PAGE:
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Various Artists \ Par Hasard: Chance Composition 1913-1951 [LTMCD 2583]

Par Hasard is a unique collection of avant-garde music by Marcel Duchamp, Francis Picabia, Georges Ribemont-Dessaignes and John Cage, all composed during the first half of the 20th century using chance techniques and operations.

All selections are performed on piano. Iconic French conceptual artist Marcel Duchamp conceived both of his Musical errata in 1913. One consists of notes drawn at random from a hat; for the second, balls are dropped through a funnel into wagons drawn by a toy train. "Execution," Duchamp confided, "is rather pointless in any event." In fact both pieces are strangely beautiful.

The remarkable pieces by artists Francis Picabia and Georges Ribemont-Dessaignes were first performed at the Festival Dada in Paris on 26 May 1920. Consisting of three notes repeated to infinity, prankster Picabia described The American Nurse as 'musique sodomiste', while Ribemont-Dessaignes worked with "a sort of pocket roulette wheel that had a dial on which notes were written instead of numbers. By noting the results of the spins of the wheel, I had my melody and the necessary duration. It could have gone on forever." This, then, is the true soundtrack of Paris Dada.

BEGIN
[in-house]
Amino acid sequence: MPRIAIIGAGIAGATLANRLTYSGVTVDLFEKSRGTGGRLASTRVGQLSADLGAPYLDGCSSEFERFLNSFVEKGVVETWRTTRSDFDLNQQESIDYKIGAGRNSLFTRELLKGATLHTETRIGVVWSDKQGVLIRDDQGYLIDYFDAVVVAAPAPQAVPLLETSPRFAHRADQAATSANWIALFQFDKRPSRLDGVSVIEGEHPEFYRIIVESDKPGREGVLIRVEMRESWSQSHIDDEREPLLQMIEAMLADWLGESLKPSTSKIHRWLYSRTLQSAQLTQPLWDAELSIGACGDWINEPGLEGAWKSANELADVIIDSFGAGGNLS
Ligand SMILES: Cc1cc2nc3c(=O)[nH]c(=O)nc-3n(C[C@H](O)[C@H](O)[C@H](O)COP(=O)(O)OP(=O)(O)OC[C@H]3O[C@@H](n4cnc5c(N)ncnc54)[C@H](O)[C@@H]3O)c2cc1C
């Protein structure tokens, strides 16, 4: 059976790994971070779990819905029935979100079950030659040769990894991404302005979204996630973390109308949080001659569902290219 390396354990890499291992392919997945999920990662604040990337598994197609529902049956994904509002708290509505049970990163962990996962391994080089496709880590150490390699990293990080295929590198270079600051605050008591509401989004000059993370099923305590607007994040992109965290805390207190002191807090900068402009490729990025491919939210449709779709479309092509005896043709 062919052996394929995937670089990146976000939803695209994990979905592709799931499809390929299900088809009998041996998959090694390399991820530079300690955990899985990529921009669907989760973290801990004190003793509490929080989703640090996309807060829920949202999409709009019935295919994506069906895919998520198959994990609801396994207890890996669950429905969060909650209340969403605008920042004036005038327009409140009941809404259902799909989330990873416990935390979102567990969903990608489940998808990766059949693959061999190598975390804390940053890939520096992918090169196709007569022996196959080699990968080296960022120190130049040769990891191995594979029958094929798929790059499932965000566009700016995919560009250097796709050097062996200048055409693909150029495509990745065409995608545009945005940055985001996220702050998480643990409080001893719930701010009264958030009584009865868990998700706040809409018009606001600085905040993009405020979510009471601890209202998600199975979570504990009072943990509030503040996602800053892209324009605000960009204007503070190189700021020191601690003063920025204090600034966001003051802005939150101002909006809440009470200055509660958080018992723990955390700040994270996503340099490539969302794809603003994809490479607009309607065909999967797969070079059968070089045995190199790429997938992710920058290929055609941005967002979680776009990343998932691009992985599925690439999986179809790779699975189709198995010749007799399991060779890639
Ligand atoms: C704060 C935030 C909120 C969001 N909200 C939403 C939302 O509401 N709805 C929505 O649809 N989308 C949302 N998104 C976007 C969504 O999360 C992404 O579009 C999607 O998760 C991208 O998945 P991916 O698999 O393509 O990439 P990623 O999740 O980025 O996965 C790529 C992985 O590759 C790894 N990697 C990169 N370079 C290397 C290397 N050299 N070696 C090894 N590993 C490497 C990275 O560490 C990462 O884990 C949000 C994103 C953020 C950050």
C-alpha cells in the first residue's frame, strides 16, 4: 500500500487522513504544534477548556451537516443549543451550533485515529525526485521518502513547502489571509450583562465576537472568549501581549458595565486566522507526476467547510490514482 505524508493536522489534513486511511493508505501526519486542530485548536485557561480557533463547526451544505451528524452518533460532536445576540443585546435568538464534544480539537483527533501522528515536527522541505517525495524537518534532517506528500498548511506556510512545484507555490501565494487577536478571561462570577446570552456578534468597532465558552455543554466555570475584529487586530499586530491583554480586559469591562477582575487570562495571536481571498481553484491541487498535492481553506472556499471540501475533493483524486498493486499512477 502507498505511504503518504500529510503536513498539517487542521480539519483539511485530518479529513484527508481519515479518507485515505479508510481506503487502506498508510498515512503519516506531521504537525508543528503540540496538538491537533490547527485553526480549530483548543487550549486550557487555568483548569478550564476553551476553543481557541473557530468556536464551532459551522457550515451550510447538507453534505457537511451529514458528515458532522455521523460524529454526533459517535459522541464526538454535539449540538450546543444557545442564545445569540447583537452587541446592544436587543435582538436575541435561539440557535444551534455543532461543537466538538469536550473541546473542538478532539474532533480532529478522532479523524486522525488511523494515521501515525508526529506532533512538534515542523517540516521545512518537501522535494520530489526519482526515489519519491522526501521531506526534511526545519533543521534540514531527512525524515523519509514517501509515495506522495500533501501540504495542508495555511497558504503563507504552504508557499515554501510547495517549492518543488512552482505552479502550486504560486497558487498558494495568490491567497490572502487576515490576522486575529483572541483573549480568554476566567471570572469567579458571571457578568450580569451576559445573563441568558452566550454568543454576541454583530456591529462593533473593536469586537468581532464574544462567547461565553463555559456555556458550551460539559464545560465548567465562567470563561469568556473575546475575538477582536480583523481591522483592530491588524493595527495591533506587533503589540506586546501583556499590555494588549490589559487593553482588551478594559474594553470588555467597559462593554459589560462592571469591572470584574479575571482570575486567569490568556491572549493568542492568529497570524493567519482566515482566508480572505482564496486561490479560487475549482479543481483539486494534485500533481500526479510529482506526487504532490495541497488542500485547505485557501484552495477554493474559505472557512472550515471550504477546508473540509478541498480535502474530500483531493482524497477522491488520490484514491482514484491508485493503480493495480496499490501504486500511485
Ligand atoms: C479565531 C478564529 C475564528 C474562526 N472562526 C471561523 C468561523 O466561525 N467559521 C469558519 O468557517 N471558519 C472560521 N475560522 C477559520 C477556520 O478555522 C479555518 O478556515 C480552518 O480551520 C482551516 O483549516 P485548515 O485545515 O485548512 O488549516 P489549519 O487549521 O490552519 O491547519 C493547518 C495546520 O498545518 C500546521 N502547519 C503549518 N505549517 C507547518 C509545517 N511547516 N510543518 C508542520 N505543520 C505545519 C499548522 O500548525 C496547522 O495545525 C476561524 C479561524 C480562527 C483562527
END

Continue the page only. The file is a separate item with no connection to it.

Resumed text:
Several decades later radical American composer John Cage took a similarly iconoclastic approach to music. A friend of Duchamp since 1942, Cage conceived Music of Changes with the aid of the I Ching; the piece is presented here in its complete form. "The Music of Changes is an object more inhuman than human since chance operations brought it into being," Cage wrote later. "Sounds come together to control a human being and give the work an alarming aspect of a Frankenstein monster."

Tracklist:

1. Marcel Duchamp Musical Erratum (1913)
2. Ribemont-Dessaignes Le nombril interlope (1920)
3. Ribemont-Dessaignes Pas de la chicorée frisée (1920)
4. Francis Picabia La nourrice américaine (1920)
5. John Cage Music of Changes Book I (1951)
6. John Cage Music of Changes Book II (1951)
7. John Cage Music of Changes Book III (1951)
8. John Cage Music of Changes Book IV (1951)

70 minutes of music. CD booklet features archive images and detailed historical notes. Also available on digital download.


Reviews:

"Duchamp's century-old flight of conceptual fancy provides the cornerstone of this collection of music generated by chance proceedures, and the ten minute realisation by Persson and Scholz makes this compilation worth hearing. Dutch pianist Peter Beijersbergen van Henegouwen then puts through their paces two Dadaist compositions by Ribemont-Dessaignes that sound as though they were produced by a machine programmed to imitate Satie, as well as a provocative exercise in tedium by Francis Picabia. The set concludes with a vigorous recording of Cage's Music of Changes - further proof that the end may sometimes, although by no means always, justify the means" (The Wire, 10/2014)

"Very good work. Good sound with nice visuals, and interesting documentation" (Radio France Culture, 10/2014)


Par Hasard: Chance Composition 1913-1951 [LTMCD 2583]
Par Hasard: Chance Composition 1913-1951 [LTMCD 2583]

Liner notes: